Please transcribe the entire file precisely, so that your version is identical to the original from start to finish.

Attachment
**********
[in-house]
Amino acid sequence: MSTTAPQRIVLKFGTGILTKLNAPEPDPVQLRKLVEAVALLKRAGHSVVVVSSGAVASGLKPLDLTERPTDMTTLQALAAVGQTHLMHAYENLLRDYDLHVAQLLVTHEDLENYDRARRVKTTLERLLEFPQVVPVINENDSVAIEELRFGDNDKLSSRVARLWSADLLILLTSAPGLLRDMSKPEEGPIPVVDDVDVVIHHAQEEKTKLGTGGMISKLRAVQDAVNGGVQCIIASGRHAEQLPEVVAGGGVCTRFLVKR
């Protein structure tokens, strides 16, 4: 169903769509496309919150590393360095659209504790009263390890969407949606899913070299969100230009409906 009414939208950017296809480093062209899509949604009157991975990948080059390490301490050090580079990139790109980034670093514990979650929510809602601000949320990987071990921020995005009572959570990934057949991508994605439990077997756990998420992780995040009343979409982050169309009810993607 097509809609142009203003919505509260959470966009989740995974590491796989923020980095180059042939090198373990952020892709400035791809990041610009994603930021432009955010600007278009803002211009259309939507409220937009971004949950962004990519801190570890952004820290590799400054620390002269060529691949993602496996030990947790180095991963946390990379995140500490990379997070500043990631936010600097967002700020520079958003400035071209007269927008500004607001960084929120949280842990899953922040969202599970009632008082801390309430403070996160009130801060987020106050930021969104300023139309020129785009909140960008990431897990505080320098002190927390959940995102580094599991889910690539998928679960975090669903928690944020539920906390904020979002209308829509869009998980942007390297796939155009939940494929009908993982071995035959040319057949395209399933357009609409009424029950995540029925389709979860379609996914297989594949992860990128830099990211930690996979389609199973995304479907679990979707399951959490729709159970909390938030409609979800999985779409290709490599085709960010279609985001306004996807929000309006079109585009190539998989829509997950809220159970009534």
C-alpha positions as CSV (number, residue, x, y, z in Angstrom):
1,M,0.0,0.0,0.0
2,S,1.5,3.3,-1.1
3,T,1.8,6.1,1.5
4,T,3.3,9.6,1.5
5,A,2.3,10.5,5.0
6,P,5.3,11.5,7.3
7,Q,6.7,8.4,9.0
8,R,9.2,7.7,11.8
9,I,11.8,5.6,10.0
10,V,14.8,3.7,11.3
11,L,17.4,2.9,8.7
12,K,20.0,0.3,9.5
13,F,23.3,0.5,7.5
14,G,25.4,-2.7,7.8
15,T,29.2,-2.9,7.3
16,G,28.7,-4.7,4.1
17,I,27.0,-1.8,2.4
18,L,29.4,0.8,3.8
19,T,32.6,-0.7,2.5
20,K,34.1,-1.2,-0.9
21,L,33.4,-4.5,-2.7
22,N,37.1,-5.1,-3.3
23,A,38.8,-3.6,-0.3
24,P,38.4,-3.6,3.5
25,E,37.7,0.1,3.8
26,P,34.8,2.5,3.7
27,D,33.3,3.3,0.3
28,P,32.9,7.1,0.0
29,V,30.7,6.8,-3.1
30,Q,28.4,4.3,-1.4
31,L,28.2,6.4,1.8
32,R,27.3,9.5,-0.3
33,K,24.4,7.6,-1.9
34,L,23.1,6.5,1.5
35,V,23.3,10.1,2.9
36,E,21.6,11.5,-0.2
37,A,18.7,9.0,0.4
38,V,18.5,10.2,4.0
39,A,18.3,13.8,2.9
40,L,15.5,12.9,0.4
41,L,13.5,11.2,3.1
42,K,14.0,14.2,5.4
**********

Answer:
[in-house]
Amino acid sequence: MSTTAPQRIVLKFGTGILTKLNAPEPDPVQLRKLVEAVALLKRAGHSVVVVSSGAVASGLKPLDLTERPTDMTTLQALAAVGQTHLMHAYENLLRDYDLHVAQLLVTHEDLENYDRARRVKTTLERLLEFPQVVPVINENDSVAIEELRFGDNDKLSSRVARLWSADLLILLTSAPGLLRDMSKPEEGPIPVVDDVDVVIHHAQEEKTKLGTGGMISKLRAVQDAVNGGVQCIIASGRHAEQLPEVVAGGGVCTRFLVKR
């Protein structure tokens, strides 16, 4: 169903769509496309919150590393360095659209504790009263390890969407949606899913070299969100230009409906 009414939208950017296809480093062209899509949604009157991975990948080059390490301490050090580079990139790109980034670093514990979650929510809602601000949320990987071990921020995005009572959570990934057949991508994605439990077997756990998420992780995040009343979409982050169309009810993607 097509809609142009203003919505509260959470966009989740995974590491796989923020980095180059042939090198373990952020892709400035791809990041610009994603930021432009955010600007278009803002211009259309939507409220937009971004949950962004990519801190570890952004820290590799400054620390002269060529691949993602496996030990947790180095991963946390990379995140500490990379997070500043990631936010600097967002700020520079958003400035071209007269927008500004607001960084929120949280842990899953922040969202599970009632008082801390309430403070996160009130801060987020106050930021969104300023139309020129785009909140960008990431897990505080320098002190927390959940995102580094599991889910690539998928679960975090669903928690944020539920906390904020979002209308829509869009998980942007390297796939155009939940494929009908993982071995035959040319057949395209399933357009609409009424029950995540029925389709979860379609996914297989594949992860990128830099990211930690996979389609199973995304479907679990979707399951959490729709159970909390938030409609979800999985779409290709490599085709960010279609985001306004996807929000309006079109585009190539998989829509997950809220159970009534």
C-alpha positions as CSV (number, residue, x, y, z in Angstrom):
1,M,0.0,0.0,0.0
2,S,1.5,3.3,-1.1
3,T,1.8,6.1,1.5
4,T,3.3,9.6,1.5
5,A,2.3,10.5,5.0
6,P,5.3,11.5,7.3
7,Q,6.7,8.4,9.0
8,R,9.2,7.7,11.8
9,I,11.8,5.6,10.0
10,V,14.8,3.7,11.3
11,L,17.4,2.9,8.7
12,K,20.0,0.3,9.5
13,F,23.3,0.5,7.5
14,G,25.4,-2.7,7.8
15,T,29.2,-2.9,7.3
16,G,28.7,-4.7,4.1
17,I,27.0,-1.8,2.4
18,L,29.4,0.8,3.8
19,T,32.6,-0.7,2.5
20,K,34.1,-1.2,-0.9
21,L,33.4,-4.5,-2.7
22,N,37.1,-5.1,-3.3
23,A,38.8,-3.6,-0.3
24,P,38.4,-3.6,3.5
25,E,37.7,0.1,3.8
26,P,34.8,2.5,3.7
27,D,33.3,3.3,0.3
28,P,32.9,7.1,0.0
29,V,30.7,6.8,-3.1
30,Q,28.4,4.3,-1.4
31,L,28.2,6.4,1.8
32,R,27.3,9.5,-0.3
33,K,24.4,7.6,-1.9
34,L,23.1,6.5,1.5
35,V,23.3,10.1,2.9
36,E,21.6,11.5,-0.2
37,A,18.7,9.0,0.4
38,V,18.5,10.2,4.0
39,A,18.3,13.8,2.9
40,L,15.5,12.9,0.4
41,L,13.5,11.2,3.1
42,K,14.0,14.2,5.4